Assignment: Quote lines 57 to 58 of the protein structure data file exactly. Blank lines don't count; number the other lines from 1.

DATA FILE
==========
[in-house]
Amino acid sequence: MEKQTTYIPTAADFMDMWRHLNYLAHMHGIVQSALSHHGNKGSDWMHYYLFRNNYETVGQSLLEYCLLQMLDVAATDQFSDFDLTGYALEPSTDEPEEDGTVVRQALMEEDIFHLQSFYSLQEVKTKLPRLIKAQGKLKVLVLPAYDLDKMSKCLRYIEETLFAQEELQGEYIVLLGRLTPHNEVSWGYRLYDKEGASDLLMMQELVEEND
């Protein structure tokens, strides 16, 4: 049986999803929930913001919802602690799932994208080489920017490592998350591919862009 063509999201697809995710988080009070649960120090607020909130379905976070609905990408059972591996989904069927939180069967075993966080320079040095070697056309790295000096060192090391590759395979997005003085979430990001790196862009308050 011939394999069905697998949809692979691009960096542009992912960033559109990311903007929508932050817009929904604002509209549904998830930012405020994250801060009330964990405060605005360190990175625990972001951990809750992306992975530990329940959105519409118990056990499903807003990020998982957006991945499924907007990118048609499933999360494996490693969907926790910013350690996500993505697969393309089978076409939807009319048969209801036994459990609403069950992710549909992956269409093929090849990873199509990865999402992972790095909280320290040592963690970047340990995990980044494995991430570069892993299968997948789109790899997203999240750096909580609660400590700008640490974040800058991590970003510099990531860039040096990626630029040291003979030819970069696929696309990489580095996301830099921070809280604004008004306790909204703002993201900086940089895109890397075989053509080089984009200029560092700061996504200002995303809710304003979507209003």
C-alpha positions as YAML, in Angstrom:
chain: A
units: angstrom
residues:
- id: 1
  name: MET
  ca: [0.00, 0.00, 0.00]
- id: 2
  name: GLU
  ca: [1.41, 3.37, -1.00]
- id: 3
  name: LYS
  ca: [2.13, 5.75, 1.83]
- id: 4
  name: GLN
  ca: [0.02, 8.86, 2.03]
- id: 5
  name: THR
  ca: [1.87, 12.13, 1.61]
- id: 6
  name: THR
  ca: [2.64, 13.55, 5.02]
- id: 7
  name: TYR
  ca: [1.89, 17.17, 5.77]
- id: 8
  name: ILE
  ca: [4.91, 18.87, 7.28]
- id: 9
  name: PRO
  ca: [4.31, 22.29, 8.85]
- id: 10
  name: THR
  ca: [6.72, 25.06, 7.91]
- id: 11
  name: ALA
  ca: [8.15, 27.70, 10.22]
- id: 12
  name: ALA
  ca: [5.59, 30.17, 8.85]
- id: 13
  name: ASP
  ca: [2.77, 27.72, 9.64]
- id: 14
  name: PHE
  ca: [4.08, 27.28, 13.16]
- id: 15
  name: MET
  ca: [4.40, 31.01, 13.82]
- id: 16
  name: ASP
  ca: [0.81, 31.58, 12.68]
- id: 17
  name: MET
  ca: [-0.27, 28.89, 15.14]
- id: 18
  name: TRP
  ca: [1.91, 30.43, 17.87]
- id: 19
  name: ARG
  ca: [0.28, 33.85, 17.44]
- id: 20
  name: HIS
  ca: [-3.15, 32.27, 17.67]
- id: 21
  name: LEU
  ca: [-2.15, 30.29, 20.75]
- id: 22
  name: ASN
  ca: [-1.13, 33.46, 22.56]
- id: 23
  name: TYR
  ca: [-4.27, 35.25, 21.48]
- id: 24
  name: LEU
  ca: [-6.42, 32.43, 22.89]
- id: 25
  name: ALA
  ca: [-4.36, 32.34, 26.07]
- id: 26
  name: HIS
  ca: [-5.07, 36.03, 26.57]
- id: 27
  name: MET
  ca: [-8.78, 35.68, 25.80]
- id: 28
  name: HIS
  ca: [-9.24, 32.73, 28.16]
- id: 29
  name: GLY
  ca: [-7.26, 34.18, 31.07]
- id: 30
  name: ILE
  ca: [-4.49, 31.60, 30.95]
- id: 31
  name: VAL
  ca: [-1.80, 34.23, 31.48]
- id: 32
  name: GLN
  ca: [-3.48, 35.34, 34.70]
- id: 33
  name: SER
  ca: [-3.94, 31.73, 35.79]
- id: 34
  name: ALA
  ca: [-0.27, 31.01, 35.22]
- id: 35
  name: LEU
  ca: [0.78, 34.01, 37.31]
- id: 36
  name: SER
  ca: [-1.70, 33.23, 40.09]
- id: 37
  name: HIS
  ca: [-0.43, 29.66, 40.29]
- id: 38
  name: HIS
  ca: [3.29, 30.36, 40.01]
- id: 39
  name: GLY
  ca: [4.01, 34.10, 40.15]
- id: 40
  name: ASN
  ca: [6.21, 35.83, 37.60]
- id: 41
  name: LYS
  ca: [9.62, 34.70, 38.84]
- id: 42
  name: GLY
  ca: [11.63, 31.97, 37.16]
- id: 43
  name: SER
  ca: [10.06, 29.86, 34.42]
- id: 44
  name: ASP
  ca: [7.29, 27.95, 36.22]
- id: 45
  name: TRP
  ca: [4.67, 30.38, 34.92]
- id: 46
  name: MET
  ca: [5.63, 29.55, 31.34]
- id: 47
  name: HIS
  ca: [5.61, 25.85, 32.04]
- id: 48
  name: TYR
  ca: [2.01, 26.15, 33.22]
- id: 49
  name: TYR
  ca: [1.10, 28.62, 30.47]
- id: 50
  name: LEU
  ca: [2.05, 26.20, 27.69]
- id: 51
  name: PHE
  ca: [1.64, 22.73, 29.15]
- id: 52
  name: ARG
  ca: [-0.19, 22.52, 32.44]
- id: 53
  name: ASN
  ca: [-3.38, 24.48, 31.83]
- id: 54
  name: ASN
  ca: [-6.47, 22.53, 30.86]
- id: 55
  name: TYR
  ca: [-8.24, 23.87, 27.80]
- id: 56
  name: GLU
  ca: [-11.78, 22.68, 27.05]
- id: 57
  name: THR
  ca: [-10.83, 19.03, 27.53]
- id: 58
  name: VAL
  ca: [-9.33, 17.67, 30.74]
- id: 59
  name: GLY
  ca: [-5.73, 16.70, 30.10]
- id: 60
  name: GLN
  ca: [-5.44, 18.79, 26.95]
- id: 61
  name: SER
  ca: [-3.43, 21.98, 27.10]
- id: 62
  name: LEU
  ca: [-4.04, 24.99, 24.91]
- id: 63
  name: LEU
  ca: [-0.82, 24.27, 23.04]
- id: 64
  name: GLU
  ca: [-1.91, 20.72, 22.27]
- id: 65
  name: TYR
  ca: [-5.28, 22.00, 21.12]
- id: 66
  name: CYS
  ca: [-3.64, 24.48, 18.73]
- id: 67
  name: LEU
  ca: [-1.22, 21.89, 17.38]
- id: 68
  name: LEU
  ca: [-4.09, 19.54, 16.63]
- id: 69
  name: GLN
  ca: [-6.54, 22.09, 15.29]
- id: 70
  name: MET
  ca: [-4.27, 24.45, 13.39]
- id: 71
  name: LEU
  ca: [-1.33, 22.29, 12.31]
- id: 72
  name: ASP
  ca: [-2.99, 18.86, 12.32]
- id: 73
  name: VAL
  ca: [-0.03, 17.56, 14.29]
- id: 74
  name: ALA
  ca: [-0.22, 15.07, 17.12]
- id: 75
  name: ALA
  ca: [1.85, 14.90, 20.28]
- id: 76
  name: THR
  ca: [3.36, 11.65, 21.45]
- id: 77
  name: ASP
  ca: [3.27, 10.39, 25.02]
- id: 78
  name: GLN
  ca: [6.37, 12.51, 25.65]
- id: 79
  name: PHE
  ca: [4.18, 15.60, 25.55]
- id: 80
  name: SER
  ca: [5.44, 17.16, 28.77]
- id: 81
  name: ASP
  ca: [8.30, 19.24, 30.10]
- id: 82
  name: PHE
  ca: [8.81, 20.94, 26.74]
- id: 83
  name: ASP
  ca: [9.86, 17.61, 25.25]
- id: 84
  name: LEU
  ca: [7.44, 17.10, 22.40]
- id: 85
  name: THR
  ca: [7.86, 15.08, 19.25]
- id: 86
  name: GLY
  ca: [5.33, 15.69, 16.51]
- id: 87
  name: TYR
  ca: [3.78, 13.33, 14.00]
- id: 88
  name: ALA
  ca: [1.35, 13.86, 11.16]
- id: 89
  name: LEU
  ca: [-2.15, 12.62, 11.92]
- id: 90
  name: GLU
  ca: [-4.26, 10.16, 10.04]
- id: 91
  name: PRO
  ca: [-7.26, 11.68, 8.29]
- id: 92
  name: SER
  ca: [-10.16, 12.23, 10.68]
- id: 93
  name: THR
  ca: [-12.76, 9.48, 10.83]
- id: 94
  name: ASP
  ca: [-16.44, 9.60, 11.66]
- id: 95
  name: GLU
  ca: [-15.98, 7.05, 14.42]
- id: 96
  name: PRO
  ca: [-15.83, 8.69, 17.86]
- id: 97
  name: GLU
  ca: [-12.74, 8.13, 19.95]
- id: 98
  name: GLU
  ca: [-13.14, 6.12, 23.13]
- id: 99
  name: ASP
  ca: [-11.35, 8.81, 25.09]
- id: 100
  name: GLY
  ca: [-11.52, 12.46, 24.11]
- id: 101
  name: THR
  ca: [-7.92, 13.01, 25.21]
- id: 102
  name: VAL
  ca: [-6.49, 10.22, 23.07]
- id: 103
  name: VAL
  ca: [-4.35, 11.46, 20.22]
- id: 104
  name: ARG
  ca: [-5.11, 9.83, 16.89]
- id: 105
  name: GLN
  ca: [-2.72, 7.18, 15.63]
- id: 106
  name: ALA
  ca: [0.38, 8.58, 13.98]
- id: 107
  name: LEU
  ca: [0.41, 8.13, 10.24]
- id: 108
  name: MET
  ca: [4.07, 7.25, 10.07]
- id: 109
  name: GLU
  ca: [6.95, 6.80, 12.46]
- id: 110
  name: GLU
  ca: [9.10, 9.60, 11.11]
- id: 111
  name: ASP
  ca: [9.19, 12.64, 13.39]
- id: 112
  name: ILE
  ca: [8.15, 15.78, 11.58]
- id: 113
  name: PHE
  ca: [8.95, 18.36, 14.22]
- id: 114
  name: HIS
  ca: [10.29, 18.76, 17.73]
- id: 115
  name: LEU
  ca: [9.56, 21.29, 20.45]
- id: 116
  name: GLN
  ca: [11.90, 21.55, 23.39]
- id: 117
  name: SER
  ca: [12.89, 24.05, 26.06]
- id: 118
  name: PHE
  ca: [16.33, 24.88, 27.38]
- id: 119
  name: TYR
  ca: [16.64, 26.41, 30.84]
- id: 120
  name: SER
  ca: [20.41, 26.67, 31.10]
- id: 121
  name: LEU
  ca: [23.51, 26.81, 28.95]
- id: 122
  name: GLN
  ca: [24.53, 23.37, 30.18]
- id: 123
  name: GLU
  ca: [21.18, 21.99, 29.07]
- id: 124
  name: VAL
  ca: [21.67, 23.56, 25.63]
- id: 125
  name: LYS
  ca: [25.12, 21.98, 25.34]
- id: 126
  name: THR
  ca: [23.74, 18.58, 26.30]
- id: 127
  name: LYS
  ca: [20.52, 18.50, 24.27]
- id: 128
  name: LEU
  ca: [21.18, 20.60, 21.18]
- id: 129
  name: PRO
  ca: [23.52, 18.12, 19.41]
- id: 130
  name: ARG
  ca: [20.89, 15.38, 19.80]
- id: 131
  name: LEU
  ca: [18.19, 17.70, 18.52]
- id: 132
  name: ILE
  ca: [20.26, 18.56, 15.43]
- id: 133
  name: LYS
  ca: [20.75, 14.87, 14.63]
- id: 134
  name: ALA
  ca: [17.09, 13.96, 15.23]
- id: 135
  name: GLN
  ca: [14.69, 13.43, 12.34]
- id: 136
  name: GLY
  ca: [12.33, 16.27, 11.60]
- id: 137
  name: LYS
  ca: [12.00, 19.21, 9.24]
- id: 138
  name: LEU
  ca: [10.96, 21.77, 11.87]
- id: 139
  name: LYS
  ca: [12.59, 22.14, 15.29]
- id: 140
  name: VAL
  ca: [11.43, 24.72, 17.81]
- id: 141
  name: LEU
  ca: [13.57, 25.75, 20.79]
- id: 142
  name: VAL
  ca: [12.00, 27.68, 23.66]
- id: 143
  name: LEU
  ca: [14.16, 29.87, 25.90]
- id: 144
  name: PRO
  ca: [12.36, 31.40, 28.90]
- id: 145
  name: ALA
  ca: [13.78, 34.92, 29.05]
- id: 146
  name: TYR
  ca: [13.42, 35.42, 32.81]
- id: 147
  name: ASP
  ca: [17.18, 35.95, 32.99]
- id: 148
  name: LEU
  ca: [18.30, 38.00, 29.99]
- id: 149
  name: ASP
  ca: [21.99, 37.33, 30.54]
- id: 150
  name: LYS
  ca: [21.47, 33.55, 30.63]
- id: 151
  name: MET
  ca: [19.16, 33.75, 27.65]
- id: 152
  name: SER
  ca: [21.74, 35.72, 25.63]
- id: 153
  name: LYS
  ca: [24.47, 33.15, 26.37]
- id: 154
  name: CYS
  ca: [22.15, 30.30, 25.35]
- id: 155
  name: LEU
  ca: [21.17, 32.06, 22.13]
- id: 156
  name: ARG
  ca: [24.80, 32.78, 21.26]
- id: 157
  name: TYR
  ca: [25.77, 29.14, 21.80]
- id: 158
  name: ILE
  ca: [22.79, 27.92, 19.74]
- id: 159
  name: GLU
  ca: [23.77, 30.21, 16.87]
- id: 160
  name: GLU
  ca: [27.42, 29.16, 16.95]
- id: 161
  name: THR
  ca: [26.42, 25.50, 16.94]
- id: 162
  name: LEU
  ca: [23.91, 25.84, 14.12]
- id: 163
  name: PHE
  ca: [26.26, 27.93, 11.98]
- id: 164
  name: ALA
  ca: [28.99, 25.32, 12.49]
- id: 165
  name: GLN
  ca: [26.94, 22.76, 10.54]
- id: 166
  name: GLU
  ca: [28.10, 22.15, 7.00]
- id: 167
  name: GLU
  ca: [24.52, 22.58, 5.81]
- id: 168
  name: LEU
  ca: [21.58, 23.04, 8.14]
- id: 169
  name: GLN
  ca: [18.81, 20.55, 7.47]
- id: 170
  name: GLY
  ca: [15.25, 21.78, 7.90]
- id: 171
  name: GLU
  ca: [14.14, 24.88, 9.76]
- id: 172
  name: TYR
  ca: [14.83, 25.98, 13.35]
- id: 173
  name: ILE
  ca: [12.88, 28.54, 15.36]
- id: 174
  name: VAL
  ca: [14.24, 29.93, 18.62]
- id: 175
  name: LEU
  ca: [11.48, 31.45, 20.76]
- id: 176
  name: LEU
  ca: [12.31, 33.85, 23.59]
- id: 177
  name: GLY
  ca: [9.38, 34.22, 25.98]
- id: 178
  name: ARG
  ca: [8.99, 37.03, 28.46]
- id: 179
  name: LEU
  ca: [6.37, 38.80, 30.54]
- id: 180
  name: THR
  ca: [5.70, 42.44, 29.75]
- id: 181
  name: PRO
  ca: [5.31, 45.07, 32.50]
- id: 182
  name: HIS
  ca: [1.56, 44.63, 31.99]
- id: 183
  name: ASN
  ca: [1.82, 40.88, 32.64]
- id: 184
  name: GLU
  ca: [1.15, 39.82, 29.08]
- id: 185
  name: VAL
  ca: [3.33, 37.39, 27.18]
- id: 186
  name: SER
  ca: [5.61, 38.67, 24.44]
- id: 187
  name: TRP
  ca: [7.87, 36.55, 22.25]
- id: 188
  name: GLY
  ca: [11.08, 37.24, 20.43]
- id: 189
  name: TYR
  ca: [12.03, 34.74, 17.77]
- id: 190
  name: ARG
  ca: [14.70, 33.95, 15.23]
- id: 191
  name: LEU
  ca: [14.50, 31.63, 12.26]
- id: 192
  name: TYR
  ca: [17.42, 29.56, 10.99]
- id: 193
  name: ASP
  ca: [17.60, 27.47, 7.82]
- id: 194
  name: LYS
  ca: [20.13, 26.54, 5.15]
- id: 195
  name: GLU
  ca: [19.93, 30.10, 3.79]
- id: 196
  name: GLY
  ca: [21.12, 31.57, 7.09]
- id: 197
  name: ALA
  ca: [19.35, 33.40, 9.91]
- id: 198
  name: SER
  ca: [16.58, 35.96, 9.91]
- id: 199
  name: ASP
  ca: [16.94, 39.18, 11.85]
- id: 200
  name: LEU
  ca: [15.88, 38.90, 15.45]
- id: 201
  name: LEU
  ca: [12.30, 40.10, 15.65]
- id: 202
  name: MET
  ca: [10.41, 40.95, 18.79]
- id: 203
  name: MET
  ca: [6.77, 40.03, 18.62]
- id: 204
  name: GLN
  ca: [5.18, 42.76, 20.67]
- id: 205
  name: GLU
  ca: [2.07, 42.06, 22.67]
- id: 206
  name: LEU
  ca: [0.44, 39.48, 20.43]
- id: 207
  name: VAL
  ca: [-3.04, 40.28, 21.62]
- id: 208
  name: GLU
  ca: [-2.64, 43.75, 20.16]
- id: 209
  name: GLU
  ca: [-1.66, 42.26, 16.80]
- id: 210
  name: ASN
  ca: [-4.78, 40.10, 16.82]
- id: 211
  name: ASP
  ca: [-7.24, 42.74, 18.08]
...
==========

  name: MET
  ca: [-0.27, 28.89, 15.14]